DH can be treated with an antibiotic called dapsone. Dapsone is a powerful medicine with serious side effects. The dose must be increased slowly over several months before it’s fully effective.
Most people see relief from taking dapsone, but side effects may include:
Dapsone may also have negative interactions with other medications, such as aminobenzoate potassium, clofazimine, or trimethoprim.
Other drugs that may be used include tetracycline, sulfapyridine, and some immunosuppressive drugs. These are less effective than dapsone.
The most effective treatment that’s free of side effects is strict adherence to a gluten-free diet. This means you should completely avoid food, drink, or medicines containing the following:
Although this diet can be difficult to follow, it will have the most beneficial effect on your health if you have celiac disease. Any reduction in gluten intake may help lessen the amount of medication you will need to take.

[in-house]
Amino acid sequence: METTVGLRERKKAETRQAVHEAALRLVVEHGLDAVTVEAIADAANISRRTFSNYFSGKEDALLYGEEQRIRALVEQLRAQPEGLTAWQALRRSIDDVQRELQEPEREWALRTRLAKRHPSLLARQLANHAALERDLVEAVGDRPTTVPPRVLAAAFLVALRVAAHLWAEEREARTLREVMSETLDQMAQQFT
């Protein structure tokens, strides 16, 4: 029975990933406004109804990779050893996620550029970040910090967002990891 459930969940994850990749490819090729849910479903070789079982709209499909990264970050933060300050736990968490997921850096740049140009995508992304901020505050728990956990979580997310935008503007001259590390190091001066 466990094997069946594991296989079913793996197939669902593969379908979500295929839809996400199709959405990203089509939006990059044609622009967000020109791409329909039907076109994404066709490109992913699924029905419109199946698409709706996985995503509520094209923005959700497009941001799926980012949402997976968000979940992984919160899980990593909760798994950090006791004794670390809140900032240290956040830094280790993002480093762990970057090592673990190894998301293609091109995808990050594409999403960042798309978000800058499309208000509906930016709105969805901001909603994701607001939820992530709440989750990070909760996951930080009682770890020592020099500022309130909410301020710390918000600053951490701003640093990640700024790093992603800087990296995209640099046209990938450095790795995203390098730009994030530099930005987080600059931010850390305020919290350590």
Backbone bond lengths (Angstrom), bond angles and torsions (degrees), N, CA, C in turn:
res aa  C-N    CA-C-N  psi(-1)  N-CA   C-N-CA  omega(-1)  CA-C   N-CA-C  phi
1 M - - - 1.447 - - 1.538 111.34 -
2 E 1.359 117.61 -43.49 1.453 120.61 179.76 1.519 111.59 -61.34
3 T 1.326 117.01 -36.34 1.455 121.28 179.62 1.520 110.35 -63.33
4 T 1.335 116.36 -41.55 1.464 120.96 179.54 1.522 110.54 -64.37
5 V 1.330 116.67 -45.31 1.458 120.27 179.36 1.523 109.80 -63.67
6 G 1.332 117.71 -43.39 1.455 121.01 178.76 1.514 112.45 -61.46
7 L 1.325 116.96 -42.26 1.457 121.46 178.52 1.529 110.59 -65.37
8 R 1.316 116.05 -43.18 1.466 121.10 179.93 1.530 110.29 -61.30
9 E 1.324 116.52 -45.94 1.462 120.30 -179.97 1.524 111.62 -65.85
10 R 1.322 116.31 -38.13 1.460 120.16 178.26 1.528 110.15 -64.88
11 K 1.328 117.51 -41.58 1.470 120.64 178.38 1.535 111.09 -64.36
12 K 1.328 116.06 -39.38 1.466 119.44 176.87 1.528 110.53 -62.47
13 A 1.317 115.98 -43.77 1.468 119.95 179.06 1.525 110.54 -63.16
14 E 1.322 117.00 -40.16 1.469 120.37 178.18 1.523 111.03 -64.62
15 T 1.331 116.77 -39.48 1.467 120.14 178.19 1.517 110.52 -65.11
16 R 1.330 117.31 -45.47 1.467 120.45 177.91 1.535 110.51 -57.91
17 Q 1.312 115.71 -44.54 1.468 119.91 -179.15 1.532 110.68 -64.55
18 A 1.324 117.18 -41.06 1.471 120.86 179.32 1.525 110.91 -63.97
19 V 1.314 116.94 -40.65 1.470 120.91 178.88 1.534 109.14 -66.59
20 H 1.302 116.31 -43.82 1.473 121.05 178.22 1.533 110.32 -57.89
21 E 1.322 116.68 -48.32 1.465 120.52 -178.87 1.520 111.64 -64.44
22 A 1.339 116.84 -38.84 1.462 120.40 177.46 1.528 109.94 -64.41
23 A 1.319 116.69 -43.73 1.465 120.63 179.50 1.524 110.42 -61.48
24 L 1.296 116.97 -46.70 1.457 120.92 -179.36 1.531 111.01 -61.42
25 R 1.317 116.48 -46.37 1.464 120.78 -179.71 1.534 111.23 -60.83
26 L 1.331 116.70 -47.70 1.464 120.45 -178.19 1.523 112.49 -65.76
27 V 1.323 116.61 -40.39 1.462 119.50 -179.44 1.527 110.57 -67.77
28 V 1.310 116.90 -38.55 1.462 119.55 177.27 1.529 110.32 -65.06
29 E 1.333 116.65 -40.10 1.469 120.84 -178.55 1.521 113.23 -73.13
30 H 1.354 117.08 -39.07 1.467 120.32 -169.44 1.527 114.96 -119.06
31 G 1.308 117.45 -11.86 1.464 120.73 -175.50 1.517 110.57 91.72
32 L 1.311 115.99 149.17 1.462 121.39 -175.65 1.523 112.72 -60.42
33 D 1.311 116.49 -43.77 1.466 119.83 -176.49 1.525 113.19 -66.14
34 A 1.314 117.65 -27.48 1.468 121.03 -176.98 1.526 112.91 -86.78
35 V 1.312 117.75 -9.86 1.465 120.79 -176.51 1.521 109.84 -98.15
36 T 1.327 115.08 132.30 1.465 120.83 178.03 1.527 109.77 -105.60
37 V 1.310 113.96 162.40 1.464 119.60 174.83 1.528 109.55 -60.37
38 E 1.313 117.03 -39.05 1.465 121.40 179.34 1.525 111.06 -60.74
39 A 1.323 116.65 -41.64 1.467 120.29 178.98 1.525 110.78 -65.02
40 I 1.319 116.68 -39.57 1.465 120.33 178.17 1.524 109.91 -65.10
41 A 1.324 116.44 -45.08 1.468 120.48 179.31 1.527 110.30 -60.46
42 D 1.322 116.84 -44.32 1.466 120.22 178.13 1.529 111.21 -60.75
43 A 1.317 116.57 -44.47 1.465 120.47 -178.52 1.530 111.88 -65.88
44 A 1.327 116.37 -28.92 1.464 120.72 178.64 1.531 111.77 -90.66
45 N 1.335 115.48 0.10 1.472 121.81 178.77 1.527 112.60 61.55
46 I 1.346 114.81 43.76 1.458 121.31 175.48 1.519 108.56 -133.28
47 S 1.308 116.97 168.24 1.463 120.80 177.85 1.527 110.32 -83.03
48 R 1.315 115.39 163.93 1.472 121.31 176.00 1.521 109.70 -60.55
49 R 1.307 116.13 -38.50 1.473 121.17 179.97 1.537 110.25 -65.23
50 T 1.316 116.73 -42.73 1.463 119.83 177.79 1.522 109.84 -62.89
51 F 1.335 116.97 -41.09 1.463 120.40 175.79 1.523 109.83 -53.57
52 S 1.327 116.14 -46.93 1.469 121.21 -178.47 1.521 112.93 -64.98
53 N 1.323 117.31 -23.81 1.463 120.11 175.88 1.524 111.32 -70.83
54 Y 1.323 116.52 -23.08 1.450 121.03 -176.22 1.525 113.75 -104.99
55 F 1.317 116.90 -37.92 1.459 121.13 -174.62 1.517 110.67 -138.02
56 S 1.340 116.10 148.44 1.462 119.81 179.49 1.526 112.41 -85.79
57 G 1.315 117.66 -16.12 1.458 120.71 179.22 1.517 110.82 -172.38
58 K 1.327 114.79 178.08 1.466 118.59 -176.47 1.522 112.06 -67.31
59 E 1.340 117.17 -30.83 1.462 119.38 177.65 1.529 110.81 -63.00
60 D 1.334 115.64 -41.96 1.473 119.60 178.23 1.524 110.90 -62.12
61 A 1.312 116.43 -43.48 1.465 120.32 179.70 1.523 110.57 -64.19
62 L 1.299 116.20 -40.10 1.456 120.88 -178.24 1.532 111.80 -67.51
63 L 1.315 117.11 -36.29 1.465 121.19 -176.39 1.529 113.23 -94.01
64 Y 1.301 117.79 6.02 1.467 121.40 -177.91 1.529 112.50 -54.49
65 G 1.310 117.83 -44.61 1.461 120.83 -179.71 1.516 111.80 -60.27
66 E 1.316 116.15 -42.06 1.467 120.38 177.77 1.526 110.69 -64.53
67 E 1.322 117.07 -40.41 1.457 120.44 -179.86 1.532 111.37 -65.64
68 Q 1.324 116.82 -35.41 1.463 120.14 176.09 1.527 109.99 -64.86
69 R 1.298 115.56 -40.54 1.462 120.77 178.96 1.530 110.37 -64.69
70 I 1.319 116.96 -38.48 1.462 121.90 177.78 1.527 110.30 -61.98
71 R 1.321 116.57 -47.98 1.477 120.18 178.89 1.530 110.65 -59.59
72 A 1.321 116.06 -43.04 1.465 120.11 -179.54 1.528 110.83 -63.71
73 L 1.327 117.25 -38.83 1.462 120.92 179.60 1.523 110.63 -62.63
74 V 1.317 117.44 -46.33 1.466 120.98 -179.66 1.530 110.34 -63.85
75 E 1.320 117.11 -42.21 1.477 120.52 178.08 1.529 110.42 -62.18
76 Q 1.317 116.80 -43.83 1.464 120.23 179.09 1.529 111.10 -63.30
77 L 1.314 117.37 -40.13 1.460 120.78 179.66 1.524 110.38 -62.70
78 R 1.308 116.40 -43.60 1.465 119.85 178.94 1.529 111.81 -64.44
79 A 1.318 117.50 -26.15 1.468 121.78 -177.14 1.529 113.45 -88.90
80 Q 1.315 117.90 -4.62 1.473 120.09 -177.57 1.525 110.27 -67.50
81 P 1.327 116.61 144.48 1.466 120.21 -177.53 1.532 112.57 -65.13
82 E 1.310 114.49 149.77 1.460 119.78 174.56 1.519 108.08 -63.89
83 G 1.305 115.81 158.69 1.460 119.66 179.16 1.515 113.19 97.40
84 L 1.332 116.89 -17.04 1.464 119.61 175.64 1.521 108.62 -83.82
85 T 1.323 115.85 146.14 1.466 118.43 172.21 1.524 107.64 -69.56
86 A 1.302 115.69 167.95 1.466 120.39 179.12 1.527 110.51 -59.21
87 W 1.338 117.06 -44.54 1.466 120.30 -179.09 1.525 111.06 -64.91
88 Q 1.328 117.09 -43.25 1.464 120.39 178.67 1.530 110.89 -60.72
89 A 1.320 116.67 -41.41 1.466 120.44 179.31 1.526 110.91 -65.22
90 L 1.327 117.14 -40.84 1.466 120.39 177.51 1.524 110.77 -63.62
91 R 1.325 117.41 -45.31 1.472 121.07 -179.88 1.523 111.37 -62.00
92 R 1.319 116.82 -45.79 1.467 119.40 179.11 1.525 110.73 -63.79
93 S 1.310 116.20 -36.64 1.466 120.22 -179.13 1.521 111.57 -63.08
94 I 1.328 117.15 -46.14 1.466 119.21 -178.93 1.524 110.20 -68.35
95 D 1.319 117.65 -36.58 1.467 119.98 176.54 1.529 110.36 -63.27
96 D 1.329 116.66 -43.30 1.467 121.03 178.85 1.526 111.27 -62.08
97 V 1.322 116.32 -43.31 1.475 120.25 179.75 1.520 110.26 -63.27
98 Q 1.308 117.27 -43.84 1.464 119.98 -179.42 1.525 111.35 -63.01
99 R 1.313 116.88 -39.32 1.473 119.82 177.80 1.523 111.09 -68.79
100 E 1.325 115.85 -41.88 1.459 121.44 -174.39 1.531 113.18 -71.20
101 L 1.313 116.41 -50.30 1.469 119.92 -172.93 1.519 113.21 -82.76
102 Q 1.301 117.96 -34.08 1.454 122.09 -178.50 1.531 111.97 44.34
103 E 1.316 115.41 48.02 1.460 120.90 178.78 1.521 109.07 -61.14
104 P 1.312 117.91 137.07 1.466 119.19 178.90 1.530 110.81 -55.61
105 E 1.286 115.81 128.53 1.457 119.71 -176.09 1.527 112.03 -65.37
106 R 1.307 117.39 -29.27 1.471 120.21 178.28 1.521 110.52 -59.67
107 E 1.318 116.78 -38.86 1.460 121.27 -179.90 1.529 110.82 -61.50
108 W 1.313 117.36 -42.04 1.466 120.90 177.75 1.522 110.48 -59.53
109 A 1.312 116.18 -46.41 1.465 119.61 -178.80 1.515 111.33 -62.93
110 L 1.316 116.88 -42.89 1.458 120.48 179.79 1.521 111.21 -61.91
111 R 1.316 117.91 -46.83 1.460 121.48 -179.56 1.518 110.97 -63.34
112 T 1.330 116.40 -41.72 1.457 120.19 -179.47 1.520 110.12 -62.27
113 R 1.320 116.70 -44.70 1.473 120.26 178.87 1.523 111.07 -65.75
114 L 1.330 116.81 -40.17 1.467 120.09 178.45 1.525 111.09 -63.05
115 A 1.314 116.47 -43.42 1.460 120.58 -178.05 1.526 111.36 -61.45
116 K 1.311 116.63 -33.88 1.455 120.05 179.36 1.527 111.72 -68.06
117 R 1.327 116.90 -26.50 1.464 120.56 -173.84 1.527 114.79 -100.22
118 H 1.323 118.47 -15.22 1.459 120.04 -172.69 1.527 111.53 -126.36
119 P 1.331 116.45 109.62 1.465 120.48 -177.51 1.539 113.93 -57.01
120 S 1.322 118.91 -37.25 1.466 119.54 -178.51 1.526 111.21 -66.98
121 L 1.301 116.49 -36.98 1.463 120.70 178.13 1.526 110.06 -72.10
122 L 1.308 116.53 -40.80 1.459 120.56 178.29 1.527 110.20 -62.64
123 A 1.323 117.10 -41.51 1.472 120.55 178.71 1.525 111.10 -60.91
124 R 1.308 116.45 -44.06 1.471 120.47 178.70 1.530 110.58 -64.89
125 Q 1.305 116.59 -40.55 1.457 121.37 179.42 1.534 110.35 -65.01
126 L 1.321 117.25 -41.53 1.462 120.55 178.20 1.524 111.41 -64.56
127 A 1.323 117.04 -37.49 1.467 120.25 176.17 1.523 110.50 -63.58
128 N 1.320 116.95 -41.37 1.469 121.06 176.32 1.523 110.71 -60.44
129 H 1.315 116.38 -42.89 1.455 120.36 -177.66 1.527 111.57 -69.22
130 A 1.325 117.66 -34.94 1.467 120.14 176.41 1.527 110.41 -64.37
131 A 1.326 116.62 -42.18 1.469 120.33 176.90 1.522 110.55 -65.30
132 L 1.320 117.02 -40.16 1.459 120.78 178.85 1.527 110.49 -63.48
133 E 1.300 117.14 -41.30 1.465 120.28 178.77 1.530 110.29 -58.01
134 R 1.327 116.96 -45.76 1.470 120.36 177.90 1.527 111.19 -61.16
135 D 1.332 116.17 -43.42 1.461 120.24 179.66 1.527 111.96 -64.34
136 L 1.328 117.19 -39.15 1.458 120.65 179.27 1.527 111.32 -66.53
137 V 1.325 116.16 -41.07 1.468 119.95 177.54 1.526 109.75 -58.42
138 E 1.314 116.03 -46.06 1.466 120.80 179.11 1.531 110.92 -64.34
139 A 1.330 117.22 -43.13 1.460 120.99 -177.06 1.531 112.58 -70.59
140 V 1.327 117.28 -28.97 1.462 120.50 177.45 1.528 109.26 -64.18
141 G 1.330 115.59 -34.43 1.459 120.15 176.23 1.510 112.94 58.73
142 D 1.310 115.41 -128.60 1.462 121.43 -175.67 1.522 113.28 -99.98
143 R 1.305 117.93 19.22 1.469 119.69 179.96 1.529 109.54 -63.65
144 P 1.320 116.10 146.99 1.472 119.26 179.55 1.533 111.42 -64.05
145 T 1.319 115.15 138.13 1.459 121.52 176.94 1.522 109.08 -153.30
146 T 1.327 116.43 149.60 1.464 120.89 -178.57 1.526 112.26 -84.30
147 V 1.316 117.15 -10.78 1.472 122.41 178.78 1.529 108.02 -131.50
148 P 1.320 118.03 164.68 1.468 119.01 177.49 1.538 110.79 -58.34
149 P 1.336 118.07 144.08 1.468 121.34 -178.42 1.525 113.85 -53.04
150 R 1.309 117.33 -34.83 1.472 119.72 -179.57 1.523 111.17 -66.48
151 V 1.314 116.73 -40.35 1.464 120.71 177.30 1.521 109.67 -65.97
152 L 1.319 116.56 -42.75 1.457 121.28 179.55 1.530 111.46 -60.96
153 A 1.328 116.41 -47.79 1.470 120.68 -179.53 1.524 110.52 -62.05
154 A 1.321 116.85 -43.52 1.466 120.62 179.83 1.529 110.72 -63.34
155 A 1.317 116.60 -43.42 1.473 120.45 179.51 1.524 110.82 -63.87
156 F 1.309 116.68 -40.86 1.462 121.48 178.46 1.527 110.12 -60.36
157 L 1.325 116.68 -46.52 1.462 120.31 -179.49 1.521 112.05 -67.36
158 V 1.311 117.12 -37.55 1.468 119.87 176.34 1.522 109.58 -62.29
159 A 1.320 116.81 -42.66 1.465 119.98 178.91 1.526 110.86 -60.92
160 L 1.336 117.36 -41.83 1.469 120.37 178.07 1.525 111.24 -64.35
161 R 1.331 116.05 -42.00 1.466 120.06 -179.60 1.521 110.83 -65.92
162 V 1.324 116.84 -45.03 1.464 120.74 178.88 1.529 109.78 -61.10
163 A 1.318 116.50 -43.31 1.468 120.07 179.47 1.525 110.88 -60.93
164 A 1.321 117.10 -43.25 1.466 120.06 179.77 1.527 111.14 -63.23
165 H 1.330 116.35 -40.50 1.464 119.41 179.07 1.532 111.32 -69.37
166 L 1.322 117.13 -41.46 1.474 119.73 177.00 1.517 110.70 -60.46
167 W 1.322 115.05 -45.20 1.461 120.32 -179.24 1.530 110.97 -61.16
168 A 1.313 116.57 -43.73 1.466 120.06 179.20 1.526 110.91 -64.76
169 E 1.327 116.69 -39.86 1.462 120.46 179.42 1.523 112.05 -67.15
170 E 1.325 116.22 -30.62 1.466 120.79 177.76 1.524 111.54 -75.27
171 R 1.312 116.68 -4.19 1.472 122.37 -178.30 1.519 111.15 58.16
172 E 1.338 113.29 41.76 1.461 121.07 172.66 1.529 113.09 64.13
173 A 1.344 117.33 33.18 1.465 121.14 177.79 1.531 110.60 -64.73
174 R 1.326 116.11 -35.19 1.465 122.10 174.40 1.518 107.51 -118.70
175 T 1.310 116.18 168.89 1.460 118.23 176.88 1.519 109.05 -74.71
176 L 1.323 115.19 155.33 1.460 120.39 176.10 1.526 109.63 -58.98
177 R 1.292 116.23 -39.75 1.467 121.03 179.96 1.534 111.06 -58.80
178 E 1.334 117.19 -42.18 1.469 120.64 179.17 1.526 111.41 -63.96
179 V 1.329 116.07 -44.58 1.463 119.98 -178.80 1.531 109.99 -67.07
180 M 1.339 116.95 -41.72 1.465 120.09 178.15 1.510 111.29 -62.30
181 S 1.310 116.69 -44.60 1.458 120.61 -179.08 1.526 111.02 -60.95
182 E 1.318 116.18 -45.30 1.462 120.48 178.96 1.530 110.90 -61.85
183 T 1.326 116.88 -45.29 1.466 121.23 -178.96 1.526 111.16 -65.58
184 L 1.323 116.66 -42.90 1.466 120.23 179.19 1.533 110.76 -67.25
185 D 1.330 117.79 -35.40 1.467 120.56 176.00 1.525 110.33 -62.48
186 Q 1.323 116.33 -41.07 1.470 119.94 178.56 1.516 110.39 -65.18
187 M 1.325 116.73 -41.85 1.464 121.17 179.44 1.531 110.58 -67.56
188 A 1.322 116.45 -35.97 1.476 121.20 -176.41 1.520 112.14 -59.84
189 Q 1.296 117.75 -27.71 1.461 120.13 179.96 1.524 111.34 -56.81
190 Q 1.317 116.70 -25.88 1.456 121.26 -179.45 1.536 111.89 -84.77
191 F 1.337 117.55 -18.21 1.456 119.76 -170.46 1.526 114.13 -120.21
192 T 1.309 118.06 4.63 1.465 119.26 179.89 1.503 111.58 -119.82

People with untreated DH and celiac disease may have a higher risk of intestinal cancer due to the constant inflammation in the intestines. Vitamin deficiencies and anemia may also be a problem if the intestines aren’t absorbing nutrients properly.
Since DH is an autoimmune disease,
- type 1 diabetes mellitus
- myasthenia gravis
- Sjögren’s syndrome
- rheumatoid arthritis
DH is a lifelong disease. You may go into remission, but any time you’re exposed to gluten, you may have an outbreak of the rash. Without treatment, DH and celiac disease can result in many negative health effects, including vitamin deficiencies, anemia, and gastrointestinal cancer.
Treatment with dapsone can control the rash symptoms rather quickly. However, the intestinal damage caused by celiac disease can only be treated by maintaining a strict gluten-free diet. Make sure to discuss any specific dietary considerations with your doctor or nutritionist.